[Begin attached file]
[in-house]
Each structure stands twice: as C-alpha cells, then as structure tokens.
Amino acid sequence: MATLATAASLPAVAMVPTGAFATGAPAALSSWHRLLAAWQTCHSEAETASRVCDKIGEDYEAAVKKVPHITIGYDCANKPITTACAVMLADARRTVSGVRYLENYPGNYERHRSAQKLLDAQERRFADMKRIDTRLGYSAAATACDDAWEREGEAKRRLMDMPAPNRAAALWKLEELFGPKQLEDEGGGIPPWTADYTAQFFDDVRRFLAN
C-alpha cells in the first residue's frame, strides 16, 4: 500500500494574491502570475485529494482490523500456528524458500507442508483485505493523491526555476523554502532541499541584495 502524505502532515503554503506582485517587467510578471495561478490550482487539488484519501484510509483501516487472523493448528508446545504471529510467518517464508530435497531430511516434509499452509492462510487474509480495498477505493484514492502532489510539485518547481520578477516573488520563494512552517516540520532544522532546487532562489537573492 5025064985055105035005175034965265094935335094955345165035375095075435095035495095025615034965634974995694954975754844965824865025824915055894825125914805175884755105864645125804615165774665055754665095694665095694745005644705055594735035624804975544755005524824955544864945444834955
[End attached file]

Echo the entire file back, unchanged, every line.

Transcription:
[in-house]
Each structure stands twice: as C-alpha cells, then as structure tokens.
Amino acid sequence: MATLATAASLPAVAMVPTGAFATGAPAALSSWHRLLAAWQTCHSEAETASRVCDKIGEDYEAAVKKVPHITIGYDCANKPITTACAVMLADARRTVSGVRYLENYPGNYERHRSAQKLLDAQERRFADMKRIDTRLGYSAAATACDDAWEREGEAKRRLMDMPAPNRAAALWKLEELFGPKQLEDEGGGIPPWTADYTAQFFDDVRRFLAN
C-alpha cells in the first residue's frame, strides 16, 4: 500500500494574491502570475485529494482490523500456528524458500507442508483485505493523491526555476523554502532541499541584495 502524505502532515503554503506582485517587467510578471495561478490550482487539488484519501484510509483501516487472523493448528508446545504471529510467518517464508530435497531430511516434509499452509492462510487474509480495498477505493484514492502532489510539485518547481520578477516573488520563494512552517516540520532544522532546487532562489537573492 5025064985055105035005175034965265094935335094955345165035375095075435095035495095025615034965634974995694954975754844965824865025824915055894825125914805175884755105864645125804615165774665055754665095694665095694745005644705055594735035624804975544755005524824955544864945444834955